WYLIE (CBSDFW.COM) – The North Texas Municipal Water District (NTMWD) announced completion of several key projects necessary to continue providing reliable water and wastewater services to the growing region.READ MORE: Dallas County Resident First In Texas To Become Sick From West Nile Virus This Year
The projects, which total nearly $140 million, are funded through bond sales that are repaid by member and customer cities through rates.
According to a news release, projects completed the past few months will provide greater access to a key NTMWD raw water supply, replace older water pipelines, improve the capacity and disinfection processes at water treatment facilities, and increase reliability at a regional wastewater plant.
“These critical projects help maintain, upgrade and expand our infrastructure to support reliable service for current residents and continued population growth in the north Texas region,” said Tom Kula, executive director of NTMWD. “We must take care of today’s needs while keeping an eye on the future.”
One of the projects was dredging near two water intake structures at Lavon Lake, a primary water source for NTMWD. The removal of naturally accumulated silt from the intake channels on the lake bottom will provide greater access to an additional 20 percent of stored water during low lake level conditions.READ MORE: Teen Murder Suspect Cristian Gonzalez Planned To Flee To Mexico, Confesses To Killing Felix Rios Instead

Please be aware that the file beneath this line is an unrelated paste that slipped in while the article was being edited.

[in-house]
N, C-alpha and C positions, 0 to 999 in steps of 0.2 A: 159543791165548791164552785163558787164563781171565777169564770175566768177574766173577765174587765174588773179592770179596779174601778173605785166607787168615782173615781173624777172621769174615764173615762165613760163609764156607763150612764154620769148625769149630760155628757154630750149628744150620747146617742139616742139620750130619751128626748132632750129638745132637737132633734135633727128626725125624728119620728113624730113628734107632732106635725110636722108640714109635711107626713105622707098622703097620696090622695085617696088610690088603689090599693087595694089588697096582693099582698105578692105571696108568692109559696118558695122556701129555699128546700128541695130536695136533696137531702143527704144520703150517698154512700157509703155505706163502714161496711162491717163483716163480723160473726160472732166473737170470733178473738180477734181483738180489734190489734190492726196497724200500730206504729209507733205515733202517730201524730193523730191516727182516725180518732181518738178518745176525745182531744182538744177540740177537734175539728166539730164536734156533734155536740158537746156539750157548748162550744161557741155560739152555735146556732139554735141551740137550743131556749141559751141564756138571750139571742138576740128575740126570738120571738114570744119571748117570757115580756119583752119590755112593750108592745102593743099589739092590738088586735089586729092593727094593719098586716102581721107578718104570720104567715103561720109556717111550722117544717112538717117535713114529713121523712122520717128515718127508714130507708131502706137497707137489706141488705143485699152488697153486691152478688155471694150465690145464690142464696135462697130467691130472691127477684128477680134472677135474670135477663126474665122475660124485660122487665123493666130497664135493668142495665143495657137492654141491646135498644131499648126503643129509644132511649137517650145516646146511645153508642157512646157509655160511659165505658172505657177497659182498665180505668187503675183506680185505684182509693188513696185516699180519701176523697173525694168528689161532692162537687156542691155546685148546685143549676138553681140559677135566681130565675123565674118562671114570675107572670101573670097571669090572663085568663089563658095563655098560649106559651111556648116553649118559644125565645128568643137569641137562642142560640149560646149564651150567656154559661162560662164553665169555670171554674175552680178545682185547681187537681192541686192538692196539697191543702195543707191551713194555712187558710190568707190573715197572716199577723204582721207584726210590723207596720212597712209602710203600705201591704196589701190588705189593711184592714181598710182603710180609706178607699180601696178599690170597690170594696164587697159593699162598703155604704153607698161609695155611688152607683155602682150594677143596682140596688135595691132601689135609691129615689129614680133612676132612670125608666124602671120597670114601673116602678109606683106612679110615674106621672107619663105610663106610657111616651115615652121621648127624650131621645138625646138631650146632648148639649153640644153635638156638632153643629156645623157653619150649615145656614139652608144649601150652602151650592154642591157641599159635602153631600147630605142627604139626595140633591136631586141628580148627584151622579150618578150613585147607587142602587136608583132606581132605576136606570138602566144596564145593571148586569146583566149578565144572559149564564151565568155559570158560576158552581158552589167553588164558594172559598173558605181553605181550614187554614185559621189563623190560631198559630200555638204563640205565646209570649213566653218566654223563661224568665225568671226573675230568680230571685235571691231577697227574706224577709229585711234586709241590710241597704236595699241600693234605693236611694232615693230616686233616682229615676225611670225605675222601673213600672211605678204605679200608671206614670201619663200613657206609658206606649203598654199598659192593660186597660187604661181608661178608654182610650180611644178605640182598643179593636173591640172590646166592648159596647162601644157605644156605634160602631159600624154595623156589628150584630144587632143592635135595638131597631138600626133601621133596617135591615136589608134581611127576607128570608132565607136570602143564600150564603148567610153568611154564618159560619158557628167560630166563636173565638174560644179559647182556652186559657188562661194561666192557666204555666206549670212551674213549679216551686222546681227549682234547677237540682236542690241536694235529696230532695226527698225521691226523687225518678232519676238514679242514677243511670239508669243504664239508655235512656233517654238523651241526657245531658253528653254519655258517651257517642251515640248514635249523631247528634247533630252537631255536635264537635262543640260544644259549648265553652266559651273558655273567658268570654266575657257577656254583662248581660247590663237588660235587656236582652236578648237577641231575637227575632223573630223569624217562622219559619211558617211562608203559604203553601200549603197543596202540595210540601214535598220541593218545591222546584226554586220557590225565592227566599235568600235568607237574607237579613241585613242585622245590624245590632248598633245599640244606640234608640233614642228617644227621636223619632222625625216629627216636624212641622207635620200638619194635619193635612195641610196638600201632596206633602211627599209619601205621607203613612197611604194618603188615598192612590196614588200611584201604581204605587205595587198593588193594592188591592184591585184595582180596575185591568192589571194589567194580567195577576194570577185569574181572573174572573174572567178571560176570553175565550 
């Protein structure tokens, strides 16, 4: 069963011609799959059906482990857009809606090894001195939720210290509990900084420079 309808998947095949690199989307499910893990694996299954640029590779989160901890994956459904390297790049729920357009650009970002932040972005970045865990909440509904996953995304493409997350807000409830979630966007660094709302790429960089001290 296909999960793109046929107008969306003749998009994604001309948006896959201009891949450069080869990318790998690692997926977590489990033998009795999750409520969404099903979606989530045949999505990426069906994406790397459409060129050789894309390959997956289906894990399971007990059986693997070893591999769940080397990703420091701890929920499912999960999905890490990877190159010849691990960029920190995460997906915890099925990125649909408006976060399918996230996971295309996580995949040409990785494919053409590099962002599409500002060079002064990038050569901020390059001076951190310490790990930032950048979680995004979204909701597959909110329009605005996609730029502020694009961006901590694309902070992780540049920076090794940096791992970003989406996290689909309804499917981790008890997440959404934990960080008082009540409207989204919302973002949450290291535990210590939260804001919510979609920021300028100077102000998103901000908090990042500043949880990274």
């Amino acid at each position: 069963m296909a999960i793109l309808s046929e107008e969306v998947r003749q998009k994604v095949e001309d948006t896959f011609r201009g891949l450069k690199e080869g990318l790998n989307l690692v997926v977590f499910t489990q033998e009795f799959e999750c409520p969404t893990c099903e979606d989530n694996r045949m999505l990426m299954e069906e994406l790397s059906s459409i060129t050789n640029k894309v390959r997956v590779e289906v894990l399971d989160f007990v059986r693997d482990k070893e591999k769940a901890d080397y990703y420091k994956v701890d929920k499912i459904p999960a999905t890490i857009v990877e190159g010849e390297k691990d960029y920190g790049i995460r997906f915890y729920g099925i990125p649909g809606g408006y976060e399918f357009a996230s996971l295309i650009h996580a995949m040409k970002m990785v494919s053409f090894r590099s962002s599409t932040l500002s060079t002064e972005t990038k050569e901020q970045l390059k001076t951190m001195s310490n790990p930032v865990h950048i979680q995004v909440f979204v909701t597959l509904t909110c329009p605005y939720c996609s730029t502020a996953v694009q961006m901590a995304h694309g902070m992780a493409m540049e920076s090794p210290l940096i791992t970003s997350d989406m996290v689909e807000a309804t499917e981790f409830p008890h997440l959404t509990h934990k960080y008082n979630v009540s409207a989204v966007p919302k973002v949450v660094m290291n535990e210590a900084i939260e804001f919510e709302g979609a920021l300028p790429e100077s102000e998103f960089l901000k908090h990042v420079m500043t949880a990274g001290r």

Other recently completed projects include upgrades and technology improvements to water treatment facilities in Wylie, replacement water supply lines due to construction to widen Stacy Road in Allen, and electrical improvements at the NTMWD regional wastewater plant in Mesquite to increase reliability.
For the NTMWD regional water system alone, there are more than $192 million in current projects underway to address aging infrastructure, comply with increasing regulations and expand the capacity of existing systems.
Additionally, the NTMWD has a number of major water and wastewater projects planned for construction in 2016, including:
· The Trinity River Main Stem Pump Station to maximize indirect water reuse supplies;
· The proposed Lower Bois d’Arc Creek Reservoir in Fannin County;
· Expansions at Stewart Creek West and Wilson Creek Regional Wastewater Treatment Plants; and
· Improvements to the regional wastewater collection system.
“We’ve always focused on providing essential services at the lowest cost possible, however utilities nationwide are dealing with increasing challenges,” Kula added. “Investing in our infrastructure is critical to maintain reliable service, comply with regulations, and support our growing cities.”MORE NEWS: Fourth Stimulus Check: Is Another Relief Payment Coming?
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